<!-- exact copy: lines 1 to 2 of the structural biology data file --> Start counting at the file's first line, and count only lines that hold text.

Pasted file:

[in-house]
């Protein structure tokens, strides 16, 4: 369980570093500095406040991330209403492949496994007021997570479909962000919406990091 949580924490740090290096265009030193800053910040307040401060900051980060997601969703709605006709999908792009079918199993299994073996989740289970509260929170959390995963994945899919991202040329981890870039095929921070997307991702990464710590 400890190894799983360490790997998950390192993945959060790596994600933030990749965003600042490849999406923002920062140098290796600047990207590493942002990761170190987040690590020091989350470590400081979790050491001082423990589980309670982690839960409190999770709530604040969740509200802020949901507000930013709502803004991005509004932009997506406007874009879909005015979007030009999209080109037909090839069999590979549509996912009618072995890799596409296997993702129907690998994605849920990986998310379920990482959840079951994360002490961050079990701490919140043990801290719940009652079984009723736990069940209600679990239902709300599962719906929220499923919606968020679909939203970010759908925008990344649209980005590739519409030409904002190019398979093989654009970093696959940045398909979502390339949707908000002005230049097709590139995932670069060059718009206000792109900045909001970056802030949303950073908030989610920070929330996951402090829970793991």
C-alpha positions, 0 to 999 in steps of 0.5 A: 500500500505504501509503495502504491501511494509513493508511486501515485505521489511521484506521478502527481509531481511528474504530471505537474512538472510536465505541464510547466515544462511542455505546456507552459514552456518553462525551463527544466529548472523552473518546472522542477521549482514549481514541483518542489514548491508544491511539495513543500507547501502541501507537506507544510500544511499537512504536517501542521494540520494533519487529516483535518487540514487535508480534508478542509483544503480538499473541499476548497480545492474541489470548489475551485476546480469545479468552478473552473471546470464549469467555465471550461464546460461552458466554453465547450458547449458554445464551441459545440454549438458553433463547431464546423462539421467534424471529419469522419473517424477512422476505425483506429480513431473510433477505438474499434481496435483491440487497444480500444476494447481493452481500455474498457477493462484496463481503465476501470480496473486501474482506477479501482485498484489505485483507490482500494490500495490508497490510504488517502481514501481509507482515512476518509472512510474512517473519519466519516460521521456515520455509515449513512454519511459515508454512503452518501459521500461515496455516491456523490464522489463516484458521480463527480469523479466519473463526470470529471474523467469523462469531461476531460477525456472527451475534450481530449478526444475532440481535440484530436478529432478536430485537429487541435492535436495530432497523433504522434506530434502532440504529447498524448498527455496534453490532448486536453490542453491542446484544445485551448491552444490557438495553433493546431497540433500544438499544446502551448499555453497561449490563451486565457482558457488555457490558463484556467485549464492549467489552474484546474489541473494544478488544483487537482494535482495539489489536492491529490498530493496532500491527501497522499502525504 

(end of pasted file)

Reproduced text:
[in-house]
């Protein structure tokens, strides 16, 4: 369980570093500095406040991330209403492949496994007021997570479909962000919406990091 949580924490740090290096265009030193800053910040307040401060900051980060997601969703709605006709999908792009079918199993299994073996989740289970509260929170959390995963994945899919991202040329981890870039095929921070997307991702990464710590 400890190894799983360490790997998950390192993945959060790596994600933030990749965003600042490849999406923002920062140098290796600047990207590493942002990761170190987040690590020091989350470590400081979790050491001082423990589980309670982690839960409190999770709530604040969740509200802020949901507000930013709502803004991005509004932009997506406007874009879909005015979007030009999209080109037909090839069999590979549509996912009618072995890799596409296997993702129907690998994605849920990986998310379920990482959840079951994360002490961050079990701490919140043990801290719940009652079984009723736990069940209600679990239902709300599962719906929220499923919606968020679909939203970010759908925008990344649209980005590739519409030409904002190019398979093989654009970093696959940045398909979502390339949707908000002005230049097709590139995932670069060059718009206000792109900045909001970056802030949303950073908030989610920070929330996951402090829970793991």